Gift bans may be all the rage on the federal and local level, but they’re not seen as a dire necessity among physicians, according to a survey of nearly 600 doctors.
The anonymous study revealed that 72.2 percent of the doctors surveyed believe industry-sponsored meals and other "small gifts related to clinical practice" are appropriate and a quarter consider large gifts appropriate. Although gifts as significant as vacations were perceived as acceptable by only 10.3 percent of the surveyed docs, gifts such as textbooks received a 83.2 percent favorability rating.
The researchers, Drs. Deborah Korenstein, Salomeh Keyhani and Joseph Ross, conducted the study between June 1 and Sept. 1, 2008, at hospitals in the Mount Sinai School of Medicine consortium in the New York metropolitan area.
The study, published in the Archives of Surgery, was designed to explore the attitudes of physicians across all specialties toward the medical device and pharmaceutical industries. Surgeons surveyed held the highest opinions of gifts and payments with, notably, 75.8 percent approving of industry-funded residency programs, versus 60.8 percent of other respondents. More than 83 percent of respondents approved of meals. Pediatricians surveyed held the lowest opinions of gift-giving, with 47.2 percent approving of funded residencies and almost 80 percent disapproving of meals.
Non-attending physicians and trainees held higher opinions on gifting, indicating that doctors’ level of training is related to attitudes towards the industry. Three-quarters of non-attending physicians viewed gifts and lunches positively, versus 61.1 percent of attending physicians. A quarter of non-attending doctors thought trainees should be banned from interactions with industry representatives; about half of attending docs surveyed thought such practices should be banned. According to the report, 78.9 percent of trainees approved of a variety of industry gifts, such as meals in clinical settings, versus 60.9 percent of attending doctors. Almost 90 percent approved of receiving textbooks from industry reps.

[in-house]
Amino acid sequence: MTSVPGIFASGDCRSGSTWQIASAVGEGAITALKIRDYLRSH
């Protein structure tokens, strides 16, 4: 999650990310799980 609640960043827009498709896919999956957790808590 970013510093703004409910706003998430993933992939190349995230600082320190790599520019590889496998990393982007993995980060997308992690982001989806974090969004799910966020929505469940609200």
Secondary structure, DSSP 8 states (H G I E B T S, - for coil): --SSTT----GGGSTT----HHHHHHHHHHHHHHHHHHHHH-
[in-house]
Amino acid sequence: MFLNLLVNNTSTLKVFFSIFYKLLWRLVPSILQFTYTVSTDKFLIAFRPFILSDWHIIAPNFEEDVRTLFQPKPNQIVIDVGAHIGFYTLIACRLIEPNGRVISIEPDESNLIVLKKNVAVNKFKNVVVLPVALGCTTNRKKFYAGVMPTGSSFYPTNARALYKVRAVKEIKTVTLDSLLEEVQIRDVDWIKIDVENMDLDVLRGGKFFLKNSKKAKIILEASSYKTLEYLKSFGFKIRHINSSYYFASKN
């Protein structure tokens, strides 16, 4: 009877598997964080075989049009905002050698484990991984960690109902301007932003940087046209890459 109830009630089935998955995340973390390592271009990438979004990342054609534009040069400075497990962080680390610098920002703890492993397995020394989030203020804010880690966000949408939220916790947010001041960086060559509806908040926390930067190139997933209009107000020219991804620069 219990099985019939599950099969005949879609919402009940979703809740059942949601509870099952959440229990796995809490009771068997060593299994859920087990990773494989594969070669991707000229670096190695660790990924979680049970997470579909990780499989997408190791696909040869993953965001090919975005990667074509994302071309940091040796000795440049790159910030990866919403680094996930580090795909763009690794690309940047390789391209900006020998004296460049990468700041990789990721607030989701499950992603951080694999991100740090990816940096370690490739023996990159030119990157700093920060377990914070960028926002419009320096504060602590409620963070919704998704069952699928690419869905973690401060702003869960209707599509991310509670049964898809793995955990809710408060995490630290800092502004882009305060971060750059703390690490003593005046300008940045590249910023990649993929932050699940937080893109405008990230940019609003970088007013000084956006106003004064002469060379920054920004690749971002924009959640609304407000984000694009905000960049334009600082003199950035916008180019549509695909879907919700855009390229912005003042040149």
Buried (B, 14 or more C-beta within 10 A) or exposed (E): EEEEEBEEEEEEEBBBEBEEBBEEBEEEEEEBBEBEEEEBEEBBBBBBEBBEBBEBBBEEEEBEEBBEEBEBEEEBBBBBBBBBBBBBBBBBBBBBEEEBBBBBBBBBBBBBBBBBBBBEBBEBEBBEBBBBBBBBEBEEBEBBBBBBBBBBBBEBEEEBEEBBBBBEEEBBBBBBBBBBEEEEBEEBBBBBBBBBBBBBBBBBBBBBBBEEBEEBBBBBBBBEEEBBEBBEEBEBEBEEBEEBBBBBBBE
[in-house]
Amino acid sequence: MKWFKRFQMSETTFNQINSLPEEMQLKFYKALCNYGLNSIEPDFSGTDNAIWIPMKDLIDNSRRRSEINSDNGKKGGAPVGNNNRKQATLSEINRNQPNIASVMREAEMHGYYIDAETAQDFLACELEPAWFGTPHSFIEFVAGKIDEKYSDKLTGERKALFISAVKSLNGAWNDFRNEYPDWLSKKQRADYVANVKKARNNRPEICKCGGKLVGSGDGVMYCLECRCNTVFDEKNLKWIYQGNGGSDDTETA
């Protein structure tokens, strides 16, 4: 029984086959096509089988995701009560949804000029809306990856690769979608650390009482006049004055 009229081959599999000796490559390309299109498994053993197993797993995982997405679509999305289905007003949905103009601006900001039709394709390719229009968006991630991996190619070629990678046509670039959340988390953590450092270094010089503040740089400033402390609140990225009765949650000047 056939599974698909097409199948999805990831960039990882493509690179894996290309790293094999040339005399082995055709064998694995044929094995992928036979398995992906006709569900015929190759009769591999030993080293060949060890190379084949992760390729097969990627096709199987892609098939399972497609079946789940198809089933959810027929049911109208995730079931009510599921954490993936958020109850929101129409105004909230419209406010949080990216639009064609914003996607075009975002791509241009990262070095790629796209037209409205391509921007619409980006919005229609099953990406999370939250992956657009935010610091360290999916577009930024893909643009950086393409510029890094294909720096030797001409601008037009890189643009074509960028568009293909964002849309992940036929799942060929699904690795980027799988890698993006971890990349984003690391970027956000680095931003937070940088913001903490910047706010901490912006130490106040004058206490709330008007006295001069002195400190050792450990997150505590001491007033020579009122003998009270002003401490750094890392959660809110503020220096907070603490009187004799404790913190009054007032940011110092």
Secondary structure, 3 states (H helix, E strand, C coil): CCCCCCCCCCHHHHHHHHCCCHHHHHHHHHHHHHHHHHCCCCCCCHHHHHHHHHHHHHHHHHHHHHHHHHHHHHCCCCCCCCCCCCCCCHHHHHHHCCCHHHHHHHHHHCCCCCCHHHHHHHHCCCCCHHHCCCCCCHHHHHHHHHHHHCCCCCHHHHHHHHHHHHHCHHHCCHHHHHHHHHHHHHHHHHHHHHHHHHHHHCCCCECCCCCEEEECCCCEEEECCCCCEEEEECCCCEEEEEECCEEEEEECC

Fifty-four percent of those surveyed were familiar with their institution’s policy toward interactions with the industry, and 52.8 percent of docs who were familiar with the guidelines thought free samples did not improve patient care, compared to 65.5 percent of those who were not familiar with their institutions’ policies.
States including Massachusetts, Vermont and Minnesota and even the federal government have enacted rules governing gifts and payments to physicians by the medical device and pharmaceutical industries. However, an omnibus economic development bill is currently circulating through Massachusetts’ legislature that would kill the Commonwealth’s ban. Though the bill’s chance of passage is slim, due to the ban’s popularity, industry advocates say it increases expenses for medical device makers and pharma companies and squelches innovation. Some doctors complain that it also restricts their opportunity to receive training on the use of new devices. And restauranteurs in Massachusetts are seeking an exemption from the ban via an amendment to the omnibus economic development bill.